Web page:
Bruce Schneier's new view on Security Theater

At the RSA Conference this week, security expert Bruce Schneier offered a revised--and more mature--opinion of the role of so-called Security Theater as part of a new conceptual foundation for the psychology of security.

Peter Glaskowsky
Peter N. Glaskowsky is a computer architect in Silicon Valley and a technology analyst for the Envisioneering Group. He has designed chip- and board-level products in the defense and computer industries, managed design teams, and served as editor in chief of the industry newsletter "Microprocessor Report." He is a member of the CNET Blog Network and is not an employee of CNET. Disclosure.
Peter Glaskowsky
3 min read

Security expert Bruce Schneier is rightly regarded as one of the industry's most intelligent and insightful participants. He has made substantial personal contributions to the science of cryptology, and has written some of the best books on the subject.

Like many smart people, Schneier is also highly opinionated. Although I have yet to hear a technical opinion from Schneier that I disagree with, some of his nontechnical opinions are--in my opinion--open to debate.

For example, Schneier coined the term "Security Theater" to describe measures that serve to make people feel safer without significantly improving security in any real sense.

That's a great definition. Security Theater is a real thing. But Schneier has frequently said that it's universally a bad thing...as if human psychology is irrelevant. Yes, it's obvious now that airport security checkpoints prior to September 11, 2001 were more of an inconvenience to travelers than they were to hijackers. Hijackings were rare but possible before the checkpoints, and rare but still possible after the checkpoints were set up. But without those checkpoints, a lot of people simply wouldn't have flown on commercial airlines.

At the RSA Conference this week, Schneier gave a talk on "Reconceptualizing Security" based largely on an essay on his Web site titled "The Psychology of Security."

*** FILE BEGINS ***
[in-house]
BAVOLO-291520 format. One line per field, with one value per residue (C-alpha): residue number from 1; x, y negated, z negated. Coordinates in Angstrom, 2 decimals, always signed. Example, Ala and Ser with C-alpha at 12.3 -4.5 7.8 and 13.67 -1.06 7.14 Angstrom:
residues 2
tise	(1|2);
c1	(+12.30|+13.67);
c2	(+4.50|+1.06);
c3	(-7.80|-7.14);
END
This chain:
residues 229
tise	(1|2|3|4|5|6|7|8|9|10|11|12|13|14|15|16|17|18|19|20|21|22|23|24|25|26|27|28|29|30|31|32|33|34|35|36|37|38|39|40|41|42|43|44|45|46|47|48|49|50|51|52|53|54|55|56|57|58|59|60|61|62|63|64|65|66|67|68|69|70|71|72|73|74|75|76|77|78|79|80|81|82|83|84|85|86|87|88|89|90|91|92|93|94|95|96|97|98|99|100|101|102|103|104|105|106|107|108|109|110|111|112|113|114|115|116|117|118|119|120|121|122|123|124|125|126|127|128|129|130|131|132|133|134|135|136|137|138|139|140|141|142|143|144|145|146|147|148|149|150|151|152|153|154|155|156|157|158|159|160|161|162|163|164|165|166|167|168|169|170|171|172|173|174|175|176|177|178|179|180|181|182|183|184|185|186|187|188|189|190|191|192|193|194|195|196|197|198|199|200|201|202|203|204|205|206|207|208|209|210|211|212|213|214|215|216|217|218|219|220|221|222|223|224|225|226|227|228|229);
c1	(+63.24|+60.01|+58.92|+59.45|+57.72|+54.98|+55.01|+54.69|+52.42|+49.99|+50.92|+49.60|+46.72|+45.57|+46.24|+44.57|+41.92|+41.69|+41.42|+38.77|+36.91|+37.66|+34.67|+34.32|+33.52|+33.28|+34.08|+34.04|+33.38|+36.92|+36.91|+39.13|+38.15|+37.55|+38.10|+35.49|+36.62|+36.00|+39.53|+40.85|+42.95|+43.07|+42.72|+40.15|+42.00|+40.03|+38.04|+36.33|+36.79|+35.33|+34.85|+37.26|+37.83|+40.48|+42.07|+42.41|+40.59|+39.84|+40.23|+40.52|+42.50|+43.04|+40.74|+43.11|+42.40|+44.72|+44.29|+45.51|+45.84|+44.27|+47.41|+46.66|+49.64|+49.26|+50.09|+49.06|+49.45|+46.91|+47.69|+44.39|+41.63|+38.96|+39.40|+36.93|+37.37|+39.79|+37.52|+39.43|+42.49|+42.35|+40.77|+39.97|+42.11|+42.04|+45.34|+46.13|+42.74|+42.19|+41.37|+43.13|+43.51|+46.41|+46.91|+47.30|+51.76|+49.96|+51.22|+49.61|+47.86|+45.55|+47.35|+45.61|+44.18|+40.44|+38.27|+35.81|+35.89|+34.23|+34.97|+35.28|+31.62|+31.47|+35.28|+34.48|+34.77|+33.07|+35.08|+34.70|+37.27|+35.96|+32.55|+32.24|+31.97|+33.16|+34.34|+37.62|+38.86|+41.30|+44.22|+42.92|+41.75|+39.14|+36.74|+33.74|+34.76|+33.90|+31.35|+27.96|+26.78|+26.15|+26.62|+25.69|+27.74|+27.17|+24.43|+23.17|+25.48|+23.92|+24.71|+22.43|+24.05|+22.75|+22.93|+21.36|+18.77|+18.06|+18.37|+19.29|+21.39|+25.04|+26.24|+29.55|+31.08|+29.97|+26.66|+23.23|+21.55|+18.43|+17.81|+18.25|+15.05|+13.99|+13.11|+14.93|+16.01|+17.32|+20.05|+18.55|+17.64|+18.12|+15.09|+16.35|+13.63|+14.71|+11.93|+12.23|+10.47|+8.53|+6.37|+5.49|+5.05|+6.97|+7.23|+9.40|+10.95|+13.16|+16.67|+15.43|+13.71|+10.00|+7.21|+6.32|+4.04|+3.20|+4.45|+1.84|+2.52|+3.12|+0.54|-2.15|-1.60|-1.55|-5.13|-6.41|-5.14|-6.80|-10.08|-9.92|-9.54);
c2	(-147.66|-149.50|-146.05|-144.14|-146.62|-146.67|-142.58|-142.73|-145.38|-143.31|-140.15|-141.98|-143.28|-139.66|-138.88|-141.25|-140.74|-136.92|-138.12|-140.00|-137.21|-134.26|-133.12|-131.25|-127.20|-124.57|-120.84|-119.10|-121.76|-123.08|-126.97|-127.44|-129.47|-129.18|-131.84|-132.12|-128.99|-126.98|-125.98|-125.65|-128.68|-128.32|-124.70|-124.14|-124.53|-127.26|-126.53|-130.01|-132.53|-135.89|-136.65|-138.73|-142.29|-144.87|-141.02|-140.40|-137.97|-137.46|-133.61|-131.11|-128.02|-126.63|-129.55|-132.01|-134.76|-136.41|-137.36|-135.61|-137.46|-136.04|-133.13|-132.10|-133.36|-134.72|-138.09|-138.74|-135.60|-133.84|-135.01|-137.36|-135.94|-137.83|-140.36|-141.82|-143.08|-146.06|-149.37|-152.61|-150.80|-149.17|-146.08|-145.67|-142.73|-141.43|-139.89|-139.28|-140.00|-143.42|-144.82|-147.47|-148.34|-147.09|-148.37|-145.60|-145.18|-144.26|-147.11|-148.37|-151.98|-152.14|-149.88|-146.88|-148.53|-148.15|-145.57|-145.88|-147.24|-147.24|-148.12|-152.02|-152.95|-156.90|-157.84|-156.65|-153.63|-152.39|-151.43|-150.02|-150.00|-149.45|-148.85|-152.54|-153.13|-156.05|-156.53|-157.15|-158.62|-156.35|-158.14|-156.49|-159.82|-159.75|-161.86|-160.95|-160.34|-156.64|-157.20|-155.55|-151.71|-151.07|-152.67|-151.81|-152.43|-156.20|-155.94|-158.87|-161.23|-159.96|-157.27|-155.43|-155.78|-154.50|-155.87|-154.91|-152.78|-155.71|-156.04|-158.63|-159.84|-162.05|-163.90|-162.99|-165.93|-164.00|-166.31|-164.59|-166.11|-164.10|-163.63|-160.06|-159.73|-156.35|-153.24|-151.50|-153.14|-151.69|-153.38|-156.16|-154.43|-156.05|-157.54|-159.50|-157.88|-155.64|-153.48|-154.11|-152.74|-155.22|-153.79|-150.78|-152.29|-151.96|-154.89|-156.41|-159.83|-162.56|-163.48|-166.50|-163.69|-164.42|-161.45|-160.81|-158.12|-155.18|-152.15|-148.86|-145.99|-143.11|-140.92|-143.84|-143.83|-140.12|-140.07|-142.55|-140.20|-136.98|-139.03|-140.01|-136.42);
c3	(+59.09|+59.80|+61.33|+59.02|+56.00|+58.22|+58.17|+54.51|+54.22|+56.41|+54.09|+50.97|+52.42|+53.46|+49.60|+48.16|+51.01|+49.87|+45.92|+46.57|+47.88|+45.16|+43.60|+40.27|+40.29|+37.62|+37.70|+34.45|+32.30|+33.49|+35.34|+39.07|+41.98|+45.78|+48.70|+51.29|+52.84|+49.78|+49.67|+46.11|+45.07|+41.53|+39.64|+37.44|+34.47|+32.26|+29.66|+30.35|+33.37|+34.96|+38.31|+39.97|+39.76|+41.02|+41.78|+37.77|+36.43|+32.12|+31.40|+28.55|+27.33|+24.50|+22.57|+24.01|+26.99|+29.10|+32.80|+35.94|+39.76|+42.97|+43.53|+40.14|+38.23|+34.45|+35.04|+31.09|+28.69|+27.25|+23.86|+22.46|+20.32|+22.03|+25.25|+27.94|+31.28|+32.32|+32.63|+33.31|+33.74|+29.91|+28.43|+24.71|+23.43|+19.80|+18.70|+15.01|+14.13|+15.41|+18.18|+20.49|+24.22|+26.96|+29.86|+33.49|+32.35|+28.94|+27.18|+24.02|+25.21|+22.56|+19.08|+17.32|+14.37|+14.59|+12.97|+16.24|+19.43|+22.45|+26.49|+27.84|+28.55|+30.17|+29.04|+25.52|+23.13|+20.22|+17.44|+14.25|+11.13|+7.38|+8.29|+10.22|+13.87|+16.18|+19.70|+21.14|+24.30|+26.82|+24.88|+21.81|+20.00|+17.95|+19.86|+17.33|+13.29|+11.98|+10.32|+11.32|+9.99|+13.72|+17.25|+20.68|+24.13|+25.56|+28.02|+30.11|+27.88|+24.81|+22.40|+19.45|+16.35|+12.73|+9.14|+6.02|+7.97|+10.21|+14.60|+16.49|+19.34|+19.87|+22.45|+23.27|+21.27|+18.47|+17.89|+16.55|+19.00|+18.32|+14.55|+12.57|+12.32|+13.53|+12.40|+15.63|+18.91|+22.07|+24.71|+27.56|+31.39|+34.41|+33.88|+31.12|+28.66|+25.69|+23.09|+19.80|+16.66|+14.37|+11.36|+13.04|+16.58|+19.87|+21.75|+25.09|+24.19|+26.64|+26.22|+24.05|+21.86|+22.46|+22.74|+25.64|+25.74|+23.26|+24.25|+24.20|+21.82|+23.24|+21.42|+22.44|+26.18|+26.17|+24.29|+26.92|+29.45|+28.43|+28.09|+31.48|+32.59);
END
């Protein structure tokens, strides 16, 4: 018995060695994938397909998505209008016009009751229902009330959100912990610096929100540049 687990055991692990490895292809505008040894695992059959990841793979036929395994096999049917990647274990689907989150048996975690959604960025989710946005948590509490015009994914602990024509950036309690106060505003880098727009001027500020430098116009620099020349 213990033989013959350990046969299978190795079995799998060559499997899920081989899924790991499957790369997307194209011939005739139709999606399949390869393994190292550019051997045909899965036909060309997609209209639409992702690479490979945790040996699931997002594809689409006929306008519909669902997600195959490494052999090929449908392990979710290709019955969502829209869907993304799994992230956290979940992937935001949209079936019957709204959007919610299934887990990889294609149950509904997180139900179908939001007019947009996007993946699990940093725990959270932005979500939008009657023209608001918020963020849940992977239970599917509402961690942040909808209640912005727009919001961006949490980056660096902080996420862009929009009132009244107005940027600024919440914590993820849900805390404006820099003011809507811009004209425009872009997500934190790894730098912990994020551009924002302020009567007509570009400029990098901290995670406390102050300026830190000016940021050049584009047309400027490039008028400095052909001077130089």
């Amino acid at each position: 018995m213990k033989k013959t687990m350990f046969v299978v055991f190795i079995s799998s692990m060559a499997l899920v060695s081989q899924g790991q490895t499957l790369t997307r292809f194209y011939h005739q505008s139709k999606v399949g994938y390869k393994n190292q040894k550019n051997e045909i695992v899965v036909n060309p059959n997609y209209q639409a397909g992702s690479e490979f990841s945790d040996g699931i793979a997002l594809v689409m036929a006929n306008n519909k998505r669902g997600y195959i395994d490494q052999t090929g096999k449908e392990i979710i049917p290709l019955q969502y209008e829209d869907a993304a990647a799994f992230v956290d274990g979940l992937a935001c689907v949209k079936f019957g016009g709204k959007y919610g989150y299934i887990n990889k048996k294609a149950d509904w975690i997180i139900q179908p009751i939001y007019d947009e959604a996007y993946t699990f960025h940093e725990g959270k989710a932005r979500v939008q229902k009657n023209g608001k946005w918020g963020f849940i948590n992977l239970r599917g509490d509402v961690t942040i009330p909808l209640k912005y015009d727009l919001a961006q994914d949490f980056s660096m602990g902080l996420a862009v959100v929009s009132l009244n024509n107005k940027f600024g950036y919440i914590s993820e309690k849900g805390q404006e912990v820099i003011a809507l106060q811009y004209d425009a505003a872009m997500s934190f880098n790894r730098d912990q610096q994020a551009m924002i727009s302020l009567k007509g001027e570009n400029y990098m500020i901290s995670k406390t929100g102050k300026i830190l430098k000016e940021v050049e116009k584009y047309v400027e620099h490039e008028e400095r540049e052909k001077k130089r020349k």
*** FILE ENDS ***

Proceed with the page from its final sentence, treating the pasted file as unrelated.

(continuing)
I think this was very good work, and represents a significant maturation of Schneier's thinking on the nontechnical issues he's been covering all these years.

Most notably, it explains the proper purpose of Security Theater. When people feel less safe than they ought to given the facts of a situation, they can make bad decisions--for example, avoiding commercial aviation even when it's objectively safer than the alternatives. Security Theater brings feelings and facts back into agreement and restores rational behavior.

Security Theater isn't entirely good. It's still a kind of fraud, and the mere fact that it works doesn't mean it's an optimal solution; it just shows where this approach comes from and why it works. There are still plenty of problems with it. For example, one audience member pointed out in the Q&A session following Schneier's talk that using Security Theater to make people feel better about some threat can backfire if the reality of the situation deteriorates. People will retain the good feelings engendered by the charade and thus underestimate the real threat.

Schneier expanded on his essay by adding a third independent variable. Along with facts and feelings, we also build conceptual models for security analysis. However rational our models may be, our feelings may still be different. Although someone in the audience asked if we shouldn't just think in terms of facts and models, I think we have to accept that feelings and models are functionally distinct, and therefore we have to keep them separate. For example, we can express and analyze models far more easily than we can communicate our feelings.

But the reality of how we make security decisions begs an important question--should security professionals focus on real solutions to security problems, or just on making people feel better about security? Unfortunately, there's no easy answer to this question. It depends on who's paying the professional's salary, what they expect, and how rational they area. At one extreme, any professional should certainly want to improve security in real terms, but delivering the perception of improved security may be a practical job requirement.

There was one funny moment in the presentation that I have to relate. Schneier was describing the 1982 Tylenol crisis and the resulting broad use of tamper-evident packaging. At the very moment he made that connection, he took a bottle of water provided by the show organizers on the podium and cracked open the cap. It was apparent to me that he hadn't even noticed this connection, and when I pointed that out, he agreed--tamper-evident bottle caps are now so much a part of our everyday lives that we don't even notice them any more.